Congress did more than just reauthorize the Act, though. It also required that state agencies be established that would be able to handle some of the work that accrediting agencies were once expected to do on their own (Crow, 2009). By doing that, it was assumed accreditation would be easy to attain for deserving schools, and the value of being accredited would be seen once again (Crow, 2009). It became a failed experiment and did not work out in the way Congress had hoped. All it did was make more work for the states, but the accrediting agencies modified many of their policies and practices so that they could meet federal requirements that had been set out for them (Crow, 2009). One of the main requirements they had to meet to retain the ability to legitimately accredit universities and other higher learning institutions was to clearly spell out the expectations for student learning that had to be achieved by universities to earn accreditation (Crow, 2009).
Not everyone believes that accreditation is bad, or that it does not provide safety and security for students. Its basic functions are to help universities ensure quality for students and also to help those same universities improve in areas where they may be somewhat lacking in quality (Brittingham, O'Brien, & Alig, 2008). The goal of accreditation (and one at which many scholars think it has failed) is to provide information to students, parents, prospective employers, and other universities regarding the academic integrity and standards of quality that are upheld by a particular academic institution (Brittingham, O'Brien, & Alig, 2008). This not only helps people make informed decisions about where they wish to attend college, but it also helps universities and other higher learning institutions focus on what they can do better and what they need to do if they are interested in earning accreditation from a regional body (Brittingham, O'Brien, & Alig, 2008). Studying accreditation can help a researcher determine for himself or herself as to the value of that accreditation and whether it continues to be a viable idea for higher education.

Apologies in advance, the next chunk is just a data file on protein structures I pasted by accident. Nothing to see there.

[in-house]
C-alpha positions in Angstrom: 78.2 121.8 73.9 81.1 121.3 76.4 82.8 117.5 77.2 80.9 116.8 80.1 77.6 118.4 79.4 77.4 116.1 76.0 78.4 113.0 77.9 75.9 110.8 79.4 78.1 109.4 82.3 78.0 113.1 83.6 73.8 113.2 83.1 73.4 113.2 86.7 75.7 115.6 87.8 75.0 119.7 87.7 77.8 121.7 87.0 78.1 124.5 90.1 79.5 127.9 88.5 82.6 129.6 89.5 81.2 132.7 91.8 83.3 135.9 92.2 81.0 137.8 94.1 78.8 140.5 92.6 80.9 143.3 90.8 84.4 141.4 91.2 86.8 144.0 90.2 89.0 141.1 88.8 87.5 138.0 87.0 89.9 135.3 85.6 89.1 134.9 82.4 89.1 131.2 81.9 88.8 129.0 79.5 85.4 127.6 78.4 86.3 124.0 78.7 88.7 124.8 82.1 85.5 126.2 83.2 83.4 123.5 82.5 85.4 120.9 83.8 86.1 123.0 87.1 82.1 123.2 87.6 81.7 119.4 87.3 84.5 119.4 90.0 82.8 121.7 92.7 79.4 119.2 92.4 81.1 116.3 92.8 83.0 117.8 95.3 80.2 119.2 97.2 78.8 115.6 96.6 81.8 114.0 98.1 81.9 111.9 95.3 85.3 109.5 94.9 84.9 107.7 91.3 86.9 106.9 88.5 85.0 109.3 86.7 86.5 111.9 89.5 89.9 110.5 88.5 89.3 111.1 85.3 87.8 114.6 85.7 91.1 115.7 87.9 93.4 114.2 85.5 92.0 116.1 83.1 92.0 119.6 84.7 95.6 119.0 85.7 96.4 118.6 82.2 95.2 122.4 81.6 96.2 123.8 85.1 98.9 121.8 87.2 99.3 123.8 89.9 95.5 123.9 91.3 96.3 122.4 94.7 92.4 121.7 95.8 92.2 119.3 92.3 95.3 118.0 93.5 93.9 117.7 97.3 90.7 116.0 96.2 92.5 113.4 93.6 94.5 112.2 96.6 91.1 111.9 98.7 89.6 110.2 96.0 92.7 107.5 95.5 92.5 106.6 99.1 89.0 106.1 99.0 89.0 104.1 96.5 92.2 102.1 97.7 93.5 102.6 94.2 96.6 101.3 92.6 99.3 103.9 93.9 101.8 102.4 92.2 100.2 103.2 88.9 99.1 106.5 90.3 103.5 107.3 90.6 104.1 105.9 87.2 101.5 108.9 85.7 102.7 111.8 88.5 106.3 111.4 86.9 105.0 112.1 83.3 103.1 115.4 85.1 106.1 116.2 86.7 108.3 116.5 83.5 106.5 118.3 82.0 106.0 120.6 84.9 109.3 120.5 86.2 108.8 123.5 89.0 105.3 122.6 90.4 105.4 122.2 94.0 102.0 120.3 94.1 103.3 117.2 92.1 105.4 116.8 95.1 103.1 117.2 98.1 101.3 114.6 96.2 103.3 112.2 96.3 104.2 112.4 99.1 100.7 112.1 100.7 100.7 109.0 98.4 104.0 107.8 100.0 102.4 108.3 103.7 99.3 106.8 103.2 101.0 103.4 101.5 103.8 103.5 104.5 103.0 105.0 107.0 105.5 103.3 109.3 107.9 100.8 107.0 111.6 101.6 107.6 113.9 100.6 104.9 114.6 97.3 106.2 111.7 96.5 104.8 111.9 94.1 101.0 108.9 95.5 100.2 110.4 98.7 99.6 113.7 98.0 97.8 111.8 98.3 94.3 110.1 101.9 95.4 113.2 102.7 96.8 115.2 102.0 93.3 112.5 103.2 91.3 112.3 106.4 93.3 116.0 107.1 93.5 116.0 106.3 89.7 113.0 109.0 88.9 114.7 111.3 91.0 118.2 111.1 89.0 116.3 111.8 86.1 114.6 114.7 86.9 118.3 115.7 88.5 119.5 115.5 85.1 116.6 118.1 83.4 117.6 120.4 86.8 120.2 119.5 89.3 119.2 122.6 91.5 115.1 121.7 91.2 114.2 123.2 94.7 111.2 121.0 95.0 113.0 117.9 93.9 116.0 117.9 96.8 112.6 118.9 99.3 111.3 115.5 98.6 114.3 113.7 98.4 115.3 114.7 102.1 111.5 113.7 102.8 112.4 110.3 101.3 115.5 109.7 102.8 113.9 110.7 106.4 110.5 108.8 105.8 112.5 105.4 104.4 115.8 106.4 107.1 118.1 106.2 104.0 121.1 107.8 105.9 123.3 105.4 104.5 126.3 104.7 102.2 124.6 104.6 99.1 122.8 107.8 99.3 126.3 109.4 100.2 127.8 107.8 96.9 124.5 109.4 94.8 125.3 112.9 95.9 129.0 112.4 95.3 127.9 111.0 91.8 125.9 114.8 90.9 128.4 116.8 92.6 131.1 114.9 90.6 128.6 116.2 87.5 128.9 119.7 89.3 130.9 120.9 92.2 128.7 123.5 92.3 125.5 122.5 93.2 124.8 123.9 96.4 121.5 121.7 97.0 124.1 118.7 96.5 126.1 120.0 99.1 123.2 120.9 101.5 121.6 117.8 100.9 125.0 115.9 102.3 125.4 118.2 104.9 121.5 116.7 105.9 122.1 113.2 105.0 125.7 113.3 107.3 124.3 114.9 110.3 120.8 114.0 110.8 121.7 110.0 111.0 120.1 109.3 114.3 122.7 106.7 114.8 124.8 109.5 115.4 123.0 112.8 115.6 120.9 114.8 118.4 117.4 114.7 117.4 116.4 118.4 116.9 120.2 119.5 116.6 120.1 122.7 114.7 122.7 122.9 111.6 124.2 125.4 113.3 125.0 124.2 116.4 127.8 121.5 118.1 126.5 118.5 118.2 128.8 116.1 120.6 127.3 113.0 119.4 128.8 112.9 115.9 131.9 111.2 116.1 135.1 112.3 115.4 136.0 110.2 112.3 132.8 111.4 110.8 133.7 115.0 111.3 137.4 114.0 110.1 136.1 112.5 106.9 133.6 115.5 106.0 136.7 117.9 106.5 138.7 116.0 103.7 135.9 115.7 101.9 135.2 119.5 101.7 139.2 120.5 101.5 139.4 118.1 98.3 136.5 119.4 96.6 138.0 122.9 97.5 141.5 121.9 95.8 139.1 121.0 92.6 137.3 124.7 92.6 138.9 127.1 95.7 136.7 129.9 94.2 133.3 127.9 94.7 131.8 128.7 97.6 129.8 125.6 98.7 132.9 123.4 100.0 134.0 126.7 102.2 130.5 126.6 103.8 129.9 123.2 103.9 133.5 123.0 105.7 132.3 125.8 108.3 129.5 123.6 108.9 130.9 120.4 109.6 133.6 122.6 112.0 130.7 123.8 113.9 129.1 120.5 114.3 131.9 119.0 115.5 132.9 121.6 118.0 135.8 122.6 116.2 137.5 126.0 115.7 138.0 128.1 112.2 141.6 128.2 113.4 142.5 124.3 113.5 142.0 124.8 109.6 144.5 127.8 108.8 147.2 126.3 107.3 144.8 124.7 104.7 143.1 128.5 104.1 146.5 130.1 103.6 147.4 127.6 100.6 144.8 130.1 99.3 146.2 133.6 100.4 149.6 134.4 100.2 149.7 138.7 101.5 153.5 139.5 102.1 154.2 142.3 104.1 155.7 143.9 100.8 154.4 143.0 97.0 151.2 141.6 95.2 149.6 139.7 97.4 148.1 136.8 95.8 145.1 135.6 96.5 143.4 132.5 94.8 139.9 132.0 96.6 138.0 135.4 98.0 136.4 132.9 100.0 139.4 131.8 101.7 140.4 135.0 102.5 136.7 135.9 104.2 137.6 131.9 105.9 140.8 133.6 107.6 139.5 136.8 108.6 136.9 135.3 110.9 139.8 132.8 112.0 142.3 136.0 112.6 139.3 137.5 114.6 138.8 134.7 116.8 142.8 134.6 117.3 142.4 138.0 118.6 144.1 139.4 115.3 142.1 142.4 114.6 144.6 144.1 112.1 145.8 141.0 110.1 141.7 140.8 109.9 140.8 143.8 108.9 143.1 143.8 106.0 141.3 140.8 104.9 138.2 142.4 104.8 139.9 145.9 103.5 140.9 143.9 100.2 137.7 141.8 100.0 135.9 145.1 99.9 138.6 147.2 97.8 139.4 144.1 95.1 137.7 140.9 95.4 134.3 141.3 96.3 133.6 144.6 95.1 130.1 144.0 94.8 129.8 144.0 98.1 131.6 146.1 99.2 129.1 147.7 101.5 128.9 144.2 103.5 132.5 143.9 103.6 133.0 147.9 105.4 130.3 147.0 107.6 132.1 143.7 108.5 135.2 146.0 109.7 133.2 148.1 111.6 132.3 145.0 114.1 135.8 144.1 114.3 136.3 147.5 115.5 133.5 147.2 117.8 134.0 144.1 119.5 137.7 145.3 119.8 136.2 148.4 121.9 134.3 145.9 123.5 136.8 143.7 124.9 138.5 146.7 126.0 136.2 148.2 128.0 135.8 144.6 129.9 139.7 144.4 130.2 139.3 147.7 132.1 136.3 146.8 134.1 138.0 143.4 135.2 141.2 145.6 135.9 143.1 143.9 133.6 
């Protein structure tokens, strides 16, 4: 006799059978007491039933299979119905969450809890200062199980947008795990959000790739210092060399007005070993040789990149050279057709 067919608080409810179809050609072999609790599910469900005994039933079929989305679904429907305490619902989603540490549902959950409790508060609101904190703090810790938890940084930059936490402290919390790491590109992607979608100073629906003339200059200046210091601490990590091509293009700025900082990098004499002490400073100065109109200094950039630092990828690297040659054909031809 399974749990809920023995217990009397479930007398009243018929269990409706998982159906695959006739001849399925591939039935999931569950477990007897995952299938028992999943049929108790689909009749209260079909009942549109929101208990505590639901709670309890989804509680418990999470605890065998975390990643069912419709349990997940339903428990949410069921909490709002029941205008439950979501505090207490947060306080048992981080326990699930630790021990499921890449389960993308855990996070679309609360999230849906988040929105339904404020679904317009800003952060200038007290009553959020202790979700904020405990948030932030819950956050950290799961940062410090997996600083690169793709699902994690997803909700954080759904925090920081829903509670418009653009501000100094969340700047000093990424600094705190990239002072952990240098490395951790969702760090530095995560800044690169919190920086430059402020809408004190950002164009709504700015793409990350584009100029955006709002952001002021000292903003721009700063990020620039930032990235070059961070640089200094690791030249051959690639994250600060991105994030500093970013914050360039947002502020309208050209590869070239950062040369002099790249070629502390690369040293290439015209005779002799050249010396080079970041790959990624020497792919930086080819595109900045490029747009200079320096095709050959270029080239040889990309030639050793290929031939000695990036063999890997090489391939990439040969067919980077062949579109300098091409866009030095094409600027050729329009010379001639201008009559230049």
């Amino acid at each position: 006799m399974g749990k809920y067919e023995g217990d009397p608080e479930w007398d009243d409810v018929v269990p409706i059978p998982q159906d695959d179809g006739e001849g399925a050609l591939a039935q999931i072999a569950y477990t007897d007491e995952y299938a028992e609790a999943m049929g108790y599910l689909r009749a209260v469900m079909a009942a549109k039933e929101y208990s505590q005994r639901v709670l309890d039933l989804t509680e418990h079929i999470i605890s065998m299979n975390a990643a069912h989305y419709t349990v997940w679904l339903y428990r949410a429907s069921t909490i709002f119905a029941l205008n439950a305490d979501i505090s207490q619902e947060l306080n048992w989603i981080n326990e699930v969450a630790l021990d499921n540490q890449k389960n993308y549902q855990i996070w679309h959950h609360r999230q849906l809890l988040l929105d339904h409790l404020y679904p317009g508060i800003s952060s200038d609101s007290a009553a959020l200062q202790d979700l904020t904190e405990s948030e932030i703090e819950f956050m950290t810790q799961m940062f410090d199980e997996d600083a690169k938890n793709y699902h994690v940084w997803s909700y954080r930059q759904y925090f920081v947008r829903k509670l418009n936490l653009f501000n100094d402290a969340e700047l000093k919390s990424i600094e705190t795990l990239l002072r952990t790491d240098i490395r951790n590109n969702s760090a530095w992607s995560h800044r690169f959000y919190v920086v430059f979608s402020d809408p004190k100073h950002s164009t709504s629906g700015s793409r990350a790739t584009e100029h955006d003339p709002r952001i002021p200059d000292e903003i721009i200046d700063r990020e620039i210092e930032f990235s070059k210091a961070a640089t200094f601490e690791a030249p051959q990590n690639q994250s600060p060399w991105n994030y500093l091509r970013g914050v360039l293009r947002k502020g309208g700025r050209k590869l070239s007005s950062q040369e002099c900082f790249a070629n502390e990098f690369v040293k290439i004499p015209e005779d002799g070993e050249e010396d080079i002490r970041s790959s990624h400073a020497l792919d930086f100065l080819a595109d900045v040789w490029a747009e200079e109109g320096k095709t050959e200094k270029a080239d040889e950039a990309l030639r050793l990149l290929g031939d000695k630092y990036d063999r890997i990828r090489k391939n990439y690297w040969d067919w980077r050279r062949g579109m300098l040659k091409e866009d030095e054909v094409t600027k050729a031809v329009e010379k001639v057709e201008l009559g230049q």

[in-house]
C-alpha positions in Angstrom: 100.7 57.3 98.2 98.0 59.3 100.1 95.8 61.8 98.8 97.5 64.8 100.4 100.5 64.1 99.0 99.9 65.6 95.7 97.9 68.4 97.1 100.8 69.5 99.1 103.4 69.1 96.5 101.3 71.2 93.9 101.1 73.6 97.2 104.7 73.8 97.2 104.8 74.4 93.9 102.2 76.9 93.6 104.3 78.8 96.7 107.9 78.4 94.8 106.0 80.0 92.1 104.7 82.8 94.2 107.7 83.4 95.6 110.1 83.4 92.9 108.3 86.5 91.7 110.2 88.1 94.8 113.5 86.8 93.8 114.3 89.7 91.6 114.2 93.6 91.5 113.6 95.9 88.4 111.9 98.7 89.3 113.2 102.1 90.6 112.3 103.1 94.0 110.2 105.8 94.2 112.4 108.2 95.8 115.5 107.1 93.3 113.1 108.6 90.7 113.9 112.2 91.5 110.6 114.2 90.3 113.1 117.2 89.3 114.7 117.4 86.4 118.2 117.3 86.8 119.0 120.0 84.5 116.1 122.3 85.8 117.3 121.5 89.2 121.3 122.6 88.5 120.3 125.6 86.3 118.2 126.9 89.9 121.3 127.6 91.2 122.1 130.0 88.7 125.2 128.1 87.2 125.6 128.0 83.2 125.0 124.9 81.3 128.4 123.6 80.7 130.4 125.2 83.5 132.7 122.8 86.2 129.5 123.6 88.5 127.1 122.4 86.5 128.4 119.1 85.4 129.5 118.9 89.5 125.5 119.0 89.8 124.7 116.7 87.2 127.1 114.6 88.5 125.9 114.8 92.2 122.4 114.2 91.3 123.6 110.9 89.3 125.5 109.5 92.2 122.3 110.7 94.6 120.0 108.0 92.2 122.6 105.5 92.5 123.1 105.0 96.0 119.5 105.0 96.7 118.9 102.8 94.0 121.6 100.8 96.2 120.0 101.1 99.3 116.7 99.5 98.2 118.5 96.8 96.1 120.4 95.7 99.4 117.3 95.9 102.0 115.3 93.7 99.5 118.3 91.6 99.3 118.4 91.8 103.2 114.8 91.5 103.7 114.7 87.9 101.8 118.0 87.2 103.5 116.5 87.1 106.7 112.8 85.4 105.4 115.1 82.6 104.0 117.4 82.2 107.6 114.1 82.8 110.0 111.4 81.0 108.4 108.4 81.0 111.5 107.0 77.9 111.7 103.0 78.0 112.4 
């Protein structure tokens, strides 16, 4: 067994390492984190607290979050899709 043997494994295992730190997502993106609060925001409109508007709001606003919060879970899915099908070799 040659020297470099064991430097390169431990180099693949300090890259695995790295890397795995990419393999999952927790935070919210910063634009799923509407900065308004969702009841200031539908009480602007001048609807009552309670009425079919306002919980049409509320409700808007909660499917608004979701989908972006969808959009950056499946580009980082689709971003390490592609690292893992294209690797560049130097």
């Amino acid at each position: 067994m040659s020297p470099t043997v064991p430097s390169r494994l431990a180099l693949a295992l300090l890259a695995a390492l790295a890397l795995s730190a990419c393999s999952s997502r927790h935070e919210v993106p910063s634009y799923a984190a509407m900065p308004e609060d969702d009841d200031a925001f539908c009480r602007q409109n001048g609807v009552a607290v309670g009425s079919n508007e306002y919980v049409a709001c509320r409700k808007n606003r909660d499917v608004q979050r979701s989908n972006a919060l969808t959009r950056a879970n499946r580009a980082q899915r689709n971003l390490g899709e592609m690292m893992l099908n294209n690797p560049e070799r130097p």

Researching in preparation for becoming accredited is an important step for colleges and universities. Without being aware of what they need to accomplish, it becomes difficult for any higher learning institution to get the accreditation it needs (Brittingham, O'Brien, & Alig, 2008). Fortunately for universities that still believe in the value of higher education, and for those that want to be able to receive federal funding, it is possible to research the guidelines and know what needs to be done in order to attain accredited status (Brittingham, O'Brien, & Alig, 2008). With that in mind, any university with a legitimate curriculum and a high quality of teaching cannot simply be accredited. There are guidelines that must be followed and there are student learning outcomes that have to be met (Brittingham, O'Brien, & Alig, 2008). Perhaps the greatest recent change to the requirements is in those outcomes.
Accreditation reviews are conducted each year, and staff, faculty, and administrators on U.S. campuses around the country must all make preparations for them (Brittingham, 2009). The process is one that is widely accepted throughout higher education and the basic tenets of it are well-known to anyone who has been involved in higher education for very long. There are a set of standards that must be met, a self-study which must be conducted, a review of the information by the institution's peers, and a decision made by a commission appointed for just that very thing (Brittingham, 2009). However, the context and development of accreditation are something else entirely, and they are often gray areas that are not clearly understood, even by the people who must work within them (Brittingham, 2009). Where accreditation came from, how it arrived at where it is now, and why it appears to be unique to America are all issues to be considered when it comes to learning about accreditation (Brittingham, 2009). Regional accreditation is the most popular of the options and the most commonly discussed when people talk about accreditation, but it is not the only option (Brittingham, 2009).